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Longest-tenured Clanton Police Dept. officer retires

Fond farewell: Clanton Police Lt. Elijah Bearden talks to well-wishers during a retirement celebration on April 1. (Photos by Stephen Dawkins)

Fond farewell: Clanton Police Lt. Elijah Bearden (center) talks to well-wishers during a retirement celebration on April 1. (Photos by Stephen Dawkins)

Elijah Bearden had the perfect personality for a patrol officer.

Even-tempered and with a likable personality, Lt. Bearden worked patrol for Clanton Police Department for 31 years before his recent retirement.

Bearden, who had the longest continuous tenure of any city officer, was recognized April 1 with a retirement celebration at Clanton City Hall.

About 35 people attended to show their appreciation for Bearden.

“He’s a people person, and that worked out well for him because he encountered a lot of people over the years,” said CPD Chief Keith Maddox, who has worked with Bearden for about 27 years. “We got a lot of compliments about him over the years.”

Bearden was also popular with co-workers, earning nicknames including “Preacher.”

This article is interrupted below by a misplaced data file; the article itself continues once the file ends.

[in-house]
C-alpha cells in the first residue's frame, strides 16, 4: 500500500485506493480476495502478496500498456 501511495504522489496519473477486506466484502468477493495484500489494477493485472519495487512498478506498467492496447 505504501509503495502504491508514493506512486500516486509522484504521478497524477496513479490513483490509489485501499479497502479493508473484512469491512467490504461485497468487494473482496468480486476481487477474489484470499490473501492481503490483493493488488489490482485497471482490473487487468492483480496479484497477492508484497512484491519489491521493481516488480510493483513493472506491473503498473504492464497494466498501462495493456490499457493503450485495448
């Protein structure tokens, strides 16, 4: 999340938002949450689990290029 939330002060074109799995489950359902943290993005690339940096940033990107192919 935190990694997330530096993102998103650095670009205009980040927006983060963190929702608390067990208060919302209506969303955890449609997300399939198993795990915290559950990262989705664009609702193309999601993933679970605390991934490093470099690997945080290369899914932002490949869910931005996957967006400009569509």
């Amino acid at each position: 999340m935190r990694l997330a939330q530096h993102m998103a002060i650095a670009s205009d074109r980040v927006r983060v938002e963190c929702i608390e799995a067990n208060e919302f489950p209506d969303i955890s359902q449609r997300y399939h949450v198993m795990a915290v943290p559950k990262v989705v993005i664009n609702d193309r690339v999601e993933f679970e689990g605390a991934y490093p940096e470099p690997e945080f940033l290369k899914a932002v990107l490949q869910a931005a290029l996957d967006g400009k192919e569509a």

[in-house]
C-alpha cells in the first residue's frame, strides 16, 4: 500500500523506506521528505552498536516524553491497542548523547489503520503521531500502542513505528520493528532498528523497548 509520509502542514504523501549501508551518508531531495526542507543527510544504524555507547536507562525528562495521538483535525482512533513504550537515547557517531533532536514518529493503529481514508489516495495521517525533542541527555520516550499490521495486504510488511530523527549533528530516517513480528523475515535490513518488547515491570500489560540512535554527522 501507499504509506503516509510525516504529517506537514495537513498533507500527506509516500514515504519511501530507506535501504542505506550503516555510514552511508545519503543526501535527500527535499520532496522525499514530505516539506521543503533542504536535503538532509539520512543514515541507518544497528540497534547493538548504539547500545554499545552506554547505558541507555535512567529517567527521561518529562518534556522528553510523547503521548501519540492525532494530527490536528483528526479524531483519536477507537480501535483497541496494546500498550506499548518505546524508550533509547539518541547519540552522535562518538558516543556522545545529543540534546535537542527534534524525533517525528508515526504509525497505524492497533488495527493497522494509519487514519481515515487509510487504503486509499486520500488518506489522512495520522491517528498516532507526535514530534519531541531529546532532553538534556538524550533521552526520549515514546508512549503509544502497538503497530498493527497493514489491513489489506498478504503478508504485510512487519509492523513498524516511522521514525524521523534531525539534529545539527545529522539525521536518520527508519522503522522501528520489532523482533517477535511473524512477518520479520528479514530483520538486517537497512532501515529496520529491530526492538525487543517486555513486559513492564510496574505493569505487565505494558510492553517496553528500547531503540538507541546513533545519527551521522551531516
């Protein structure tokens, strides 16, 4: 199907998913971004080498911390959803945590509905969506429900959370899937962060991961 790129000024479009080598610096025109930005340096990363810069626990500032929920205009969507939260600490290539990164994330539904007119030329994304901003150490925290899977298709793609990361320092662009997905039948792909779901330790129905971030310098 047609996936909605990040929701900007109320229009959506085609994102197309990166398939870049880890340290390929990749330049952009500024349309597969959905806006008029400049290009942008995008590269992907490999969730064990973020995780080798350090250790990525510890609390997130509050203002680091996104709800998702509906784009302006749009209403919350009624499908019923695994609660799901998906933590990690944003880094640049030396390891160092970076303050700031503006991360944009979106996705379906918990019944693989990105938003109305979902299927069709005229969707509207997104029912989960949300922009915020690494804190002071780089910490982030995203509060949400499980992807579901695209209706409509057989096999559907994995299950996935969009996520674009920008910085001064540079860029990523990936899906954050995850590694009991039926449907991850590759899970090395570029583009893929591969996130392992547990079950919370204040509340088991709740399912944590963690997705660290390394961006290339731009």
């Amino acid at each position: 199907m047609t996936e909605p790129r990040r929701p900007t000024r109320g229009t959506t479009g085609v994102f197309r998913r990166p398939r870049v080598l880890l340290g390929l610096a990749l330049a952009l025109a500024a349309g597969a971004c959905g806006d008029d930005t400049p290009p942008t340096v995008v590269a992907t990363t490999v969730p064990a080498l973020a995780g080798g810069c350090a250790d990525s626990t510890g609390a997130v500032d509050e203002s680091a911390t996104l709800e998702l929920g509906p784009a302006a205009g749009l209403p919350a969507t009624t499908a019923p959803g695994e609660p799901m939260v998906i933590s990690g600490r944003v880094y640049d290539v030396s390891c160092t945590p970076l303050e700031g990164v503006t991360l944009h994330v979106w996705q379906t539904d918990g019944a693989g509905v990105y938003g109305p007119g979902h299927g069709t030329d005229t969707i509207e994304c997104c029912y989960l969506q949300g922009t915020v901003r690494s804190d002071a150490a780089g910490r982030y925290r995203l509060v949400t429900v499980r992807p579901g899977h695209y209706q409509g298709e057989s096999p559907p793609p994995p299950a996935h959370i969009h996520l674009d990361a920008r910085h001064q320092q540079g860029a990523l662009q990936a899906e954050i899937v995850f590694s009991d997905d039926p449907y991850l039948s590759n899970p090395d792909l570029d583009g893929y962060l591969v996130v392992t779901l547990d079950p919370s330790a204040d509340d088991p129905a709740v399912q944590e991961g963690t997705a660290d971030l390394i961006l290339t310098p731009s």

“He’s an excellent officer and person, too,” Maddox said.

Retirement celebration: About 35 people attended a celebration in honor of Bearden at Clanton City Hall and were treated to food, cake and more.

Retirement celebration: About 35 people attended a celebration in honor of Bearden at Clanton City Hall and were treated to food, cake and more.

Originally from Plantersville, Bearden started at CPD in December 1984. He received promotions to sergeant and then lieutenant, as a shift supervisor.

Maddox said a notable trait of Bearden’s was his ability to adapt in an evolving position.

Technology poses a challenge to older officers, and law enforcement also changed dramatically following the events of Sept. 11, 2001.

“That changed everything for all of us,” Maddox said. “It gave you a different outlook on public safety.”

Bearden said he thinks the job became more dangerous over the years.

“I enjoyed it,” he said. “I had some good times, some bad times and some dangerous times, but I made it.”

An example of a dangerous incident was the time officers chased and cornered a suspect, who doused himself and the inside of his vehicle with gasoline and started a fire in an apparent attempt to harm the officers.

Though Bearden did not, two officers were injured, in addition to the suspect.

“I’ll never forget that,” Bearden said of the incident that occurred in the 1990s.

Bearden was named CPD Officer of the Year in 2008, but Maddox said he could have been the recipient of the honor any year during his tenure.

Bearden will continue to work at CPD on a part-time basis, primarily with the municipal court.

Bearden said he will also devote more time to his family barbecue sauce business, Mama Helen’s, while carrying fond memories of his time with CPD.

“I just enjoyed working with the people and the citizens of the city,” Bearden said. “The mayor and the City Council—I enjoyed working with everybody.”